Investment bankers who found the now famous co-mingled client accounts leading to the disappearance of client money when examining MF Global’s books in the days before its bankruptcy chalked it up to errors stemming from sloppy bookkeeping as the firm fought to remain solvent during its tumultuous final days.
But the investigators currently looking at MF Global’s messy implosion, specifically the disappearance of as much as $1.2 billion in client money, are now coming to a far different conclusion: that people at the firm likely violated securities laws in the handling of these customer accounts, and that those violations could ultimately turn out to be criminal in nature, the FOX Business Network has learned.
That sentiment is strongest among investigators at the Chicago Mercantile Exchange, which provides front-line regulation of the firms involved in the futures market like MF Global, according to people with direct knowledge of the matter. The CME is one of several agencies including the U.S. Attorney’s office, the Commodity Futures Trading Commission and the FBI investigating the missing money, and whether the firm used money from customer accounts to finance the operations in the final days of MF Global’s existence.
The U.S. Attorney’s office had no comment.
People at the CME including its chief executive, Craig Donohue, believe at the very least violations of civil securities law likely took place during the final days of MF Global’s existence when customers began yanking funds from the firm, lenders pulled lines of credit and MF Global was in a mad rush to find cash.
CME investigators are finding what they believe is mounting evidence that in those final days, executives at MF Global purposefully co-mingled client funds, which under law are supposed to remain separate from money needed to fund a firm’s operation, these people say.
A spokeswoman at the CME would not deny the matter. MF Global’s attorney Marc Kasowitz didn’t return a call for comment.
People close to the investigation say no final decision has been made about possible charges stemming from the MF Global collapse, and one won’t be made for some time. CME, for its part, can only impose civil regulatory charges on member firms, such as MF Global.
But one person with direct knowledge of the matter says federal prosecutors are conducting what he termed as a “very serious” criminal probe of the missing customer money based on a growing body of evidence that suggests people inside the firm likely knew they were misusing customer funds, the likely cause of the missing money.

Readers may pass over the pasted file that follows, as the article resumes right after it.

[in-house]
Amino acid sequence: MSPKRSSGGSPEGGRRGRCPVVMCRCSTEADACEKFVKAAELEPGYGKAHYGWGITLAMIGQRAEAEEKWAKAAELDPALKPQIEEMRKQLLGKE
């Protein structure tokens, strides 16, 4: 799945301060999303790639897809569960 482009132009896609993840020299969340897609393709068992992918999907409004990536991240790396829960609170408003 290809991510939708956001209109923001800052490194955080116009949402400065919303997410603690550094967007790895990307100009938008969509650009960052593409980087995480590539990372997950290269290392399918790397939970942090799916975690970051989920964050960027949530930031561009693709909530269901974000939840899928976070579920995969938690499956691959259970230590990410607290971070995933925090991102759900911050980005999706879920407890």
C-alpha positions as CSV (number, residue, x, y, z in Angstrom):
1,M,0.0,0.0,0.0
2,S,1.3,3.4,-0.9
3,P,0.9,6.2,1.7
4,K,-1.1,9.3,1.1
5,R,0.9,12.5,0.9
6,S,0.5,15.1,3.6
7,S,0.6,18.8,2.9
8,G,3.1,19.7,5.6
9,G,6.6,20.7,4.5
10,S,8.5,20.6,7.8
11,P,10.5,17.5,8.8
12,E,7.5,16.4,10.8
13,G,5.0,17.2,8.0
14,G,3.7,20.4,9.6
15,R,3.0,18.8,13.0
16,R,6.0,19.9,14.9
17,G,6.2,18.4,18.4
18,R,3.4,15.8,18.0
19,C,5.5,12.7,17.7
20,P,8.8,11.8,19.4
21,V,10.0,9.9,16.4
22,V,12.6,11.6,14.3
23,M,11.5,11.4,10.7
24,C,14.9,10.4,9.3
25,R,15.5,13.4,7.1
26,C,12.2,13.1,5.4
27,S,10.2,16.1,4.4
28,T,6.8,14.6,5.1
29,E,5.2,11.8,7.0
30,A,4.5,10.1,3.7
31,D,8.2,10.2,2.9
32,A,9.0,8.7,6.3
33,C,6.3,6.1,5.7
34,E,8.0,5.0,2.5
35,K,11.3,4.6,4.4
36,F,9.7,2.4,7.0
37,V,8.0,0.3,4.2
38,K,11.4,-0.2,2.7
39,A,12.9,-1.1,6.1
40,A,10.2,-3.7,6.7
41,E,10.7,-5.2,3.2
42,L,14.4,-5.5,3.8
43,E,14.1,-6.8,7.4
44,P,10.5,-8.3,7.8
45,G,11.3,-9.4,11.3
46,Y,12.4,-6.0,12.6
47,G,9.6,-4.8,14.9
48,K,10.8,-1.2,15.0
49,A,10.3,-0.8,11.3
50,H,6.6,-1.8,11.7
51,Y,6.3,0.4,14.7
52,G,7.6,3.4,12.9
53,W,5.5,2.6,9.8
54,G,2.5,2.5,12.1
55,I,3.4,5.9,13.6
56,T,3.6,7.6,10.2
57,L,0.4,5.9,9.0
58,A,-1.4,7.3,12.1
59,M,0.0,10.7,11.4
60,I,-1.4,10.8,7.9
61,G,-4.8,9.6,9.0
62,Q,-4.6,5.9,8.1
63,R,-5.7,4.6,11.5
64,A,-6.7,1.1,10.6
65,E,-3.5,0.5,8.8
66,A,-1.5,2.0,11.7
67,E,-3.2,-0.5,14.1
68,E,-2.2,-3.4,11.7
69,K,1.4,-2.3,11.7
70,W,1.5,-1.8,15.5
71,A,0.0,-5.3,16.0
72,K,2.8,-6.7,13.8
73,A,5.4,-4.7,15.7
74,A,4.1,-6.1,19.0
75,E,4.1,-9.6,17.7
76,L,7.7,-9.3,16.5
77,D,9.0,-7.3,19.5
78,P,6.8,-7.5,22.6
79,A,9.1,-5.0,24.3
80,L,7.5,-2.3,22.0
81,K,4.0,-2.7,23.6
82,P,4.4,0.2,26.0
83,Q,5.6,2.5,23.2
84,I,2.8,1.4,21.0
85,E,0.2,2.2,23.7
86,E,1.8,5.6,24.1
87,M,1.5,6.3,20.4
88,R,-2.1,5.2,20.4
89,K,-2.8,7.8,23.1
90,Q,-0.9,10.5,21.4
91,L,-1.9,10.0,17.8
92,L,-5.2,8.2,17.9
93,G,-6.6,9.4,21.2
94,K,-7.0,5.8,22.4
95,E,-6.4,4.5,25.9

MF Global’s bankruptcy trustee says the missing money could total $1.2 billion, after initial estimates pegged the amount of missing money at around $600 million. It’s unclear if the trustee will be able to return any of the missing cash to customers. If the customer money was used to pay off trading losses, that money may never be recovered.
In any securities fraud case, proving so-called intent is paramount — and no easy task. Investigators must show the target intended to violate laws and regulations. In criminal cases, investigators must show an even higher level of intent than in civil cases.
People close to the investigation suspect that lawyers for key executives at MF Global (MF), including former CEO Jon Corzine, will either argue that they were unaware of the co-mingling of the client money, or didn’t intend to commit a crime. While client money must be kept separate from funds used to operate any securities firm, there are loopholes in the law that allow firms to utilize some client funds on a short-term basis.
That said, the growing sentiment among investigators looking at the issue clearly turns up the heat on senior MF Global executives, including Corzine, who was recently asked to appear before a US House of Representatives Subcommittee investigating MF Global’s demise.
Corzine has not told the subcommittee whether he will attend; a person close to the subcommittee says it may subpoena Corzine if he doesn’t appear voluntarily.
Corzine’s attorney didn’t return a call and email for comment.
Disclaimer: This page contains affiliate links. If you choose to make a purchase after clicking a link, we may receive a commission at no additional cost to you. Thank you for your support!